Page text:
It can be a trade off reduced payment for having to repair your credit after payments changes take place. If the mod does not get approved it is almost like digging a hole that is hard to get out.

Good Luck
Keith Manson
First Weber Group

Certified Distressed Property Expert

Metro Milwaukee
0 votes Thank Flag Link Sun Apr 25, 2010
We have seen several customers pass the trial Make Home Affordable Loan Modification and have the loan modification become permanent. As such, we have seen the long lasting effects on credit. First, the loan is changed from behind to current. Recently, there was a new category launched to denote these loan modification homeowners. It is intended so it would not hurt them. So, when you get a loan modification it is not treated as a debt settlement or paid less than agreed. That's good news. Second, the loan modification's goal is to reduce the mortgage payment and/or reduce the debt. Both of these qualities help your credit. Depending on who does your loan modification and what they accomplish, your credit can see some improvement. Hope this helps. For examples on what long term effects can do to your credit, check this site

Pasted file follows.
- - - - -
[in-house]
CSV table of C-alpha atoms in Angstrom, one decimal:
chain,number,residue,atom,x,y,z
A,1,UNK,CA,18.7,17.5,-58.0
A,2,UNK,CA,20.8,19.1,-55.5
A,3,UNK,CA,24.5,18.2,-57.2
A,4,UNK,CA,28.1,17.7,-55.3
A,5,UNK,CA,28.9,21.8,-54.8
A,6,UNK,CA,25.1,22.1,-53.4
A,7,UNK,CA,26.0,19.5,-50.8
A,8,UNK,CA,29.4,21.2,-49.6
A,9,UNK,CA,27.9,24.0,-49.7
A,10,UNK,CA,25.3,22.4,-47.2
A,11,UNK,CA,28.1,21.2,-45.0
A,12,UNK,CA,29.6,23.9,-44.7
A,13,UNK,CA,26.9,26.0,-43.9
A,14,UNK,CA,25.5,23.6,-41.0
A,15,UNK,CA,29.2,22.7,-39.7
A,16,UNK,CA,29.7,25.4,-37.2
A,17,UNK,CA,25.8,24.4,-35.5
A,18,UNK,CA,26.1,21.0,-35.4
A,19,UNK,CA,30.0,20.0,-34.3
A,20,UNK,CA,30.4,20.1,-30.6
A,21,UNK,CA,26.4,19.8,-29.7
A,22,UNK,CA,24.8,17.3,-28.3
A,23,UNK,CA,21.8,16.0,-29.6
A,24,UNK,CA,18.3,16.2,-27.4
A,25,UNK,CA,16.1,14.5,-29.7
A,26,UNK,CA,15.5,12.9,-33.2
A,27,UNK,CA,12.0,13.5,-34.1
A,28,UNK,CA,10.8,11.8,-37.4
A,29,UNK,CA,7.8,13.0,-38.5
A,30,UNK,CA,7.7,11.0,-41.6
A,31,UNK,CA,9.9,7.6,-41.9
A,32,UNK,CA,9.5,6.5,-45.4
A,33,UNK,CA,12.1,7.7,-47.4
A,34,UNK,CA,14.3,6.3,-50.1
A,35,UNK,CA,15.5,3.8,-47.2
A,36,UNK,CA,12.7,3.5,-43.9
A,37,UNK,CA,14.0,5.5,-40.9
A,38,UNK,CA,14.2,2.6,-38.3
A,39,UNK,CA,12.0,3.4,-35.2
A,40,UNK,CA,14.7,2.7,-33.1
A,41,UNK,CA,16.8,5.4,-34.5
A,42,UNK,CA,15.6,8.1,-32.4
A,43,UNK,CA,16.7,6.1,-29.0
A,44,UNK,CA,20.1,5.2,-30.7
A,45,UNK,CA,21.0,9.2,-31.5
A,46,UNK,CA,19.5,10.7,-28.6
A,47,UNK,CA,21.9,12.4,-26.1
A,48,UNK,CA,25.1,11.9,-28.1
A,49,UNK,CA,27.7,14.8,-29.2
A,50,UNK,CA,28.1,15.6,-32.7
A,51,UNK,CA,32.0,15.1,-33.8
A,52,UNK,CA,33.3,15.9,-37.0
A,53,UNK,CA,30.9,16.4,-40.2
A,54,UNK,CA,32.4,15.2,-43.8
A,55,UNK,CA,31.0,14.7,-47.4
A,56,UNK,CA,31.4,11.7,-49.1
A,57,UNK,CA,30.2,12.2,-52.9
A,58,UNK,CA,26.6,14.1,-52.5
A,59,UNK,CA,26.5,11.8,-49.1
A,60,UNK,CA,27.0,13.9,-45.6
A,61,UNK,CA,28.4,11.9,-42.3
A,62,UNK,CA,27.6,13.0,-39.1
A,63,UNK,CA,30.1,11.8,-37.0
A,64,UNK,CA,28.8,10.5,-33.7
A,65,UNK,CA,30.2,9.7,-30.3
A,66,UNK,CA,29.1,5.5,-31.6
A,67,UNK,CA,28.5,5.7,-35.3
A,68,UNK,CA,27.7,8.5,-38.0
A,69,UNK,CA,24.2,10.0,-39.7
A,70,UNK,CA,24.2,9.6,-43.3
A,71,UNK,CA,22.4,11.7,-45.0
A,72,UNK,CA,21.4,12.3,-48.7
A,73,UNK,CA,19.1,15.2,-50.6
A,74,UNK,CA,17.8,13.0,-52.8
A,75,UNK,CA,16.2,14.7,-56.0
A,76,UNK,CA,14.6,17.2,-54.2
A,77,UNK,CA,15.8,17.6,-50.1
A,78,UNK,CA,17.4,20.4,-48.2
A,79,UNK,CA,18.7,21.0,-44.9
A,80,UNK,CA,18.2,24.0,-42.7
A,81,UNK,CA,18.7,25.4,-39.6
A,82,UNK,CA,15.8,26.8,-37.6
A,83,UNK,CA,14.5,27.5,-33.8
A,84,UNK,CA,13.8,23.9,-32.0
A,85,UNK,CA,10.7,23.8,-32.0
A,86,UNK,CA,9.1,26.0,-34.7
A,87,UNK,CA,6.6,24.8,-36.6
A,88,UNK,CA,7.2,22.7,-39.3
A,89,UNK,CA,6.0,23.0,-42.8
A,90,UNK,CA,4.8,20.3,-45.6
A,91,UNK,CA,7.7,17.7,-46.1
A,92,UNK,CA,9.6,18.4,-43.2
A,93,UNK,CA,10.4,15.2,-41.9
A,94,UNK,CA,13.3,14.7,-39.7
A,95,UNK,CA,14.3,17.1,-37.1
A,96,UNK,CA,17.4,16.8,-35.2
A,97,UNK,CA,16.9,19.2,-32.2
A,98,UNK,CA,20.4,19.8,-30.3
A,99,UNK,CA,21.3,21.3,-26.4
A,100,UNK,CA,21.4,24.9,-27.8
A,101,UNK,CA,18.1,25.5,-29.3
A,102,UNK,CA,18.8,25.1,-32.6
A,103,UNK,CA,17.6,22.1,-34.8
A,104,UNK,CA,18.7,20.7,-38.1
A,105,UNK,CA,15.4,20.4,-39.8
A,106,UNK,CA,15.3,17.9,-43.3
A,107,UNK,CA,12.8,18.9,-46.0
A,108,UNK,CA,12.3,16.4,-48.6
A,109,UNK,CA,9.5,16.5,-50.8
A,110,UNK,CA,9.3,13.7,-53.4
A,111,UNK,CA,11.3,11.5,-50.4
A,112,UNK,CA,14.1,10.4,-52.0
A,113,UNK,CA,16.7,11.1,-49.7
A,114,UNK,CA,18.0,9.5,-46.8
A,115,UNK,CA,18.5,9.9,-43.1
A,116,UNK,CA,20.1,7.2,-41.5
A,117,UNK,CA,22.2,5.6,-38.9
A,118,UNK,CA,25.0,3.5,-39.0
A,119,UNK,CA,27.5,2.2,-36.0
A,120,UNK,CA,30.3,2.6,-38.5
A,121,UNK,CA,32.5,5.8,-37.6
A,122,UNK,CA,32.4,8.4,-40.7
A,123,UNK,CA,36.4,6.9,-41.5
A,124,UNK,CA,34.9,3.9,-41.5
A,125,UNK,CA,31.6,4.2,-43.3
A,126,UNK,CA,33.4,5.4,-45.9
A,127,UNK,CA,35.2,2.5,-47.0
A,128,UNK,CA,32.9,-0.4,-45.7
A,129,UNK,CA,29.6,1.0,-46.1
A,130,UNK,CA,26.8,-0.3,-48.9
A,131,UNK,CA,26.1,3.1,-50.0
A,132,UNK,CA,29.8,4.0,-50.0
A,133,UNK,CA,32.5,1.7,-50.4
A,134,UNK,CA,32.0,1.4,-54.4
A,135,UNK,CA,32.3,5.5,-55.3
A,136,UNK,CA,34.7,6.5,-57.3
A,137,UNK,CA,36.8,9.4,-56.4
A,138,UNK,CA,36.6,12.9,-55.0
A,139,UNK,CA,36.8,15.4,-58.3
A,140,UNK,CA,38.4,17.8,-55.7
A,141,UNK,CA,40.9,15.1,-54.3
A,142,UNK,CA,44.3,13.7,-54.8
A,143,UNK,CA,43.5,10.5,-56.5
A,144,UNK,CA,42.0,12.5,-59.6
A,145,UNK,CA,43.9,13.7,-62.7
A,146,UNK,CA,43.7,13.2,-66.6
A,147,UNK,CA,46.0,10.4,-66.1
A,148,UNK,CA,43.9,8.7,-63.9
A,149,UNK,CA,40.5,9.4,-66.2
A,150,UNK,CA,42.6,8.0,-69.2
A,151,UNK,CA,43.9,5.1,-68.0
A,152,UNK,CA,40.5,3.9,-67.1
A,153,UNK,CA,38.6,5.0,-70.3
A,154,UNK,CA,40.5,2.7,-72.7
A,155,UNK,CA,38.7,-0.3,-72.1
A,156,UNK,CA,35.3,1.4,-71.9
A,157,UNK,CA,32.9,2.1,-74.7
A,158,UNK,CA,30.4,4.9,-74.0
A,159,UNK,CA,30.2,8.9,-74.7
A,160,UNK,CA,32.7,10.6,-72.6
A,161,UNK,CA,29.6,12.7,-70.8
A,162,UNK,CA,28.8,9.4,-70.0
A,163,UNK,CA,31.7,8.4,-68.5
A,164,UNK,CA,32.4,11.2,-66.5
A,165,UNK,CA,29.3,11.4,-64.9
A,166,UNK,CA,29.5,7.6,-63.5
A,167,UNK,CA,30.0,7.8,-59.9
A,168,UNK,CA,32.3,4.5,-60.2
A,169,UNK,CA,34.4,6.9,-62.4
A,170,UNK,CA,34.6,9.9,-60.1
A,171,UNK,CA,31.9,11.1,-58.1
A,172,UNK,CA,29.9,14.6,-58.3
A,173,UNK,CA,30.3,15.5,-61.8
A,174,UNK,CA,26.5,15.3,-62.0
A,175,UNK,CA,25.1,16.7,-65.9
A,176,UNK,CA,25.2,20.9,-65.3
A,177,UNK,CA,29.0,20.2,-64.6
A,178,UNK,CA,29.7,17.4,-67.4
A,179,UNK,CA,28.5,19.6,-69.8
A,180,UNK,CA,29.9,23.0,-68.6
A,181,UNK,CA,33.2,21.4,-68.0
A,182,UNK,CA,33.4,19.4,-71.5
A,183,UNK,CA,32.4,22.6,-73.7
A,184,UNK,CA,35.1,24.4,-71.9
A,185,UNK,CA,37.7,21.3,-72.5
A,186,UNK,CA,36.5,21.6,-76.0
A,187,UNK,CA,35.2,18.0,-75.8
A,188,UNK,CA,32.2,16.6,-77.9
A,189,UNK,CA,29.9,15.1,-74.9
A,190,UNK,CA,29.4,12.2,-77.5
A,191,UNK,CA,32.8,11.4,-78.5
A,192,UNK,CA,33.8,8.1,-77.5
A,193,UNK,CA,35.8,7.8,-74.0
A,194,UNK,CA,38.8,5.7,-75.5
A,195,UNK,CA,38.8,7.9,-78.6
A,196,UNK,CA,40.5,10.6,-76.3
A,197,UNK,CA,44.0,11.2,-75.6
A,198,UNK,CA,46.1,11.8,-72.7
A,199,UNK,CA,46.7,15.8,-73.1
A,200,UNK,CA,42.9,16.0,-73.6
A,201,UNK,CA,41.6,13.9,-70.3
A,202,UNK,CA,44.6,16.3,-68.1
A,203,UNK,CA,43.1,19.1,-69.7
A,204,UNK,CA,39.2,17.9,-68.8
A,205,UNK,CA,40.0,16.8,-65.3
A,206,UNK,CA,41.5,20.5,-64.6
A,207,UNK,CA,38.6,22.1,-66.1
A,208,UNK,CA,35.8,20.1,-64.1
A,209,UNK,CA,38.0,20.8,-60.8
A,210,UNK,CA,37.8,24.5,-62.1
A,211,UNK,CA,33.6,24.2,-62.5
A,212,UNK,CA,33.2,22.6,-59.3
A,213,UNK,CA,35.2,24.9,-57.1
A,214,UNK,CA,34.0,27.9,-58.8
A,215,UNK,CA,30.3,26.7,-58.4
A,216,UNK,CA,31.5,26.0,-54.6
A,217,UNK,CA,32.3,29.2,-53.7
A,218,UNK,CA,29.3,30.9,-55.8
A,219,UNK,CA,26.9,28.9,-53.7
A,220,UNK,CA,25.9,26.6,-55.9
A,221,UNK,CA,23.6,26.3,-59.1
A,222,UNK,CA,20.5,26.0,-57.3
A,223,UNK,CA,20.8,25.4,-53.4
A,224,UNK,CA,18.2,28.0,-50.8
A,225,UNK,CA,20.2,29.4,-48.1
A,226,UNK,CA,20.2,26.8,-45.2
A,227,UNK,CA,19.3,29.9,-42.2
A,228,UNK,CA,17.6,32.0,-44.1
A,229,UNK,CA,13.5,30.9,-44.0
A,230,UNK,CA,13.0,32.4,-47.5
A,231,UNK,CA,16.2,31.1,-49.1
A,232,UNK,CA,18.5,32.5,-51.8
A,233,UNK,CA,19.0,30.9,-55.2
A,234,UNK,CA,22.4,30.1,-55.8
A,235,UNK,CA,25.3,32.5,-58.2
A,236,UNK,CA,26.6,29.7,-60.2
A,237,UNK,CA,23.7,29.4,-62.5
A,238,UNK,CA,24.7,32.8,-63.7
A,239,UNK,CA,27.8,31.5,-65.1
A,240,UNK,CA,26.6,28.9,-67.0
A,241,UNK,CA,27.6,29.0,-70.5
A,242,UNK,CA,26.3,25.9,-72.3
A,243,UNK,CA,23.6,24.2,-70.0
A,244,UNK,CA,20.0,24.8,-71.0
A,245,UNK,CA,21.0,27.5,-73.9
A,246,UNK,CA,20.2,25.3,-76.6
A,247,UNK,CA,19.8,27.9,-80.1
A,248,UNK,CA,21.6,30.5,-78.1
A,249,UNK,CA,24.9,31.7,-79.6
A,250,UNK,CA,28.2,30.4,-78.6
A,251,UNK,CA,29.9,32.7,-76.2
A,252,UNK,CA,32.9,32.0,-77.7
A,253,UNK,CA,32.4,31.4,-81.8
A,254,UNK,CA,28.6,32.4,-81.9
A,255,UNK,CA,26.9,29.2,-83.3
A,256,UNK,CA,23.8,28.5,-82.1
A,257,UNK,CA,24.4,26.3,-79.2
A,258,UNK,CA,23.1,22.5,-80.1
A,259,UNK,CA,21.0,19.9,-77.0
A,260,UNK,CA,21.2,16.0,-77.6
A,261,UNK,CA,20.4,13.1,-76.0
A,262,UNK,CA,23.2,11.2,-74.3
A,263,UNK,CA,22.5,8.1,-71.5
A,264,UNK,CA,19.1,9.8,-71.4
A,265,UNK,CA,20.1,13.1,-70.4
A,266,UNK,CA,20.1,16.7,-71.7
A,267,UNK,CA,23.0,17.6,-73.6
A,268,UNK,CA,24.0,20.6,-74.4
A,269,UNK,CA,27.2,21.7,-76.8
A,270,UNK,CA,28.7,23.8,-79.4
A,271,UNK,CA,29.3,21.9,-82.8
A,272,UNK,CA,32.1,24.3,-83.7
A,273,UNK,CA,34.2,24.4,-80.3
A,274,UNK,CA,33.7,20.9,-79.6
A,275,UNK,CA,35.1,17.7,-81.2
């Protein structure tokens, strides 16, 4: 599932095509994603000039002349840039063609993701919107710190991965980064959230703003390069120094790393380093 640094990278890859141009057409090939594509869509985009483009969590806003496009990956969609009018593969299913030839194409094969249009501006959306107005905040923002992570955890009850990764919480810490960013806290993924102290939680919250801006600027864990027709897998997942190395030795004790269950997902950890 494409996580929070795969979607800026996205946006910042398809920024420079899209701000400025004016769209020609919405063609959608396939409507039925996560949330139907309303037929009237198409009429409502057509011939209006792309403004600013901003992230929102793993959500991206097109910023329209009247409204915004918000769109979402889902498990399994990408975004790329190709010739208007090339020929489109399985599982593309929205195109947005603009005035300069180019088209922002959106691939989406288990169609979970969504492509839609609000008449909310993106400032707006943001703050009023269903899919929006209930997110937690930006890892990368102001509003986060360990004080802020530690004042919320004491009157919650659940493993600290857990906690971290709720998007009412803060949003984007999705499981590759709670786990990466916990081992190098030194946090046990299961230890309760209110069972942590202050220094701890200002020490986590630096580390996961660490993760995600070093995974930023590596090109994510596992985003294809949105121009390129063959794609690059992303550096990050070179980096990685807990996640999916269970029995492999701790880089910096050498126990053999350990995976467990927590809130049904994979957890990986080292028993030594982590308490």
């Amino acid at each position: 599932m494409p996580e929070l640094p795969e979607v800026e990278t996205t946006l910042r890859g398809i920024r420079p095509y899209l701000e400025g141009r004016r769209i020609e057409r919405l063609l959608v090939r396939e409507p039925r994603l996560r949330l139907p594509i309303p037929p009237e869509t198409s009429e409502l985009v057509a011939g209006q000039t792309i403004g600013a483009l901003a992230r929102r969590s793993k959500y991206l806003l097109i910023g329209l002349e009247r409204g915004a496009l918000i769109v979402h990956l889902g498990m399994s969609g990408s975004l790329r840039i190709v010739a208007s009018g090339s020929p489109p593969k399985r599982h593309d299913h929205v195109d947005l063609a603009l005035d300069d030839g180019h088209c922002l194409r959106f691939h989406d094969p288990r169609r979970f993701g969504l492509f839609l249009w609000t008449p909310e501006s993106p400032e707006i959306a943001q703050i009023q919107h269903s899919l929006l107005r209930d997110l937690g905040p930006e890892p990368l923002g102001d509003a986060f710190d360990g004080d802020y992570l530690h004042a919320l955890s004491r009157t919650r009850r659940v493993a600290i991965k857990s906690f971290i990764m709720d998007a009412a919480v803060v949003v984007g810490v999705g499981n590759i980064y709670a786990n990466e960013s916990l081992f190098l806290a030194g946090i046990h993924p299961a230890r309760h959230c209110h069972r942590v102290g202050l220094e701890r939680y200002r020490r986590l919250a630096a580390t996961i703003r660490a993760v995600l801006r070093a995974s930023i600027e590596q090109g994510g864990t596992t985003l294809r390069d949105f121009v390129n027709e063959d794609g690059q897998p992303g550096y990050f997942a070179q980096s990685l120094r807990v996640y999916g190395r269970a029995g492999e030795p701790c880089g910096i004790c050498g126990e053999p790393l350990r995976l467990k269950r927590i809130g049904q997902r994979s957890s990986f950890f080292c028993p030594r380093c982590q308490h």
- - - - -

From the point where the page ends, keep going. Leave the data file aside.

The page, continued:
0 votes Thank Flag Link Sun Apr 25, 2010
The loan mods seem like a Great Deal,... but the answer is YES,.. the trial payments are considered late until such time as the modification is complete. The paperwork for the trial payments clearly states that those payments are considered to be late until such time as the modification is complete.

If you are going to lose you home without the modification,.. then do it,.. if you are able to make the payments you agreed to,.. don't
Web Reference:
0 votes Thank Flag Link Wed Dec 2, 2009
YES! Actually it does effect your credit score during the application process. If you current on your loan and agree to the modification trial period payment (less than your regular mortgage) your credit score drops because you are making "partial payments" We were current NEVER late and entered into the modification process to make our payments more affordable. We made the 2 of the trail montly payments until we realized this and then made or regular payment. In the end we cancelled the modification process. We pulled our credit score and it went from a 700 to 500. Unless your score is low to start and your are behind any way. do not do this!!!!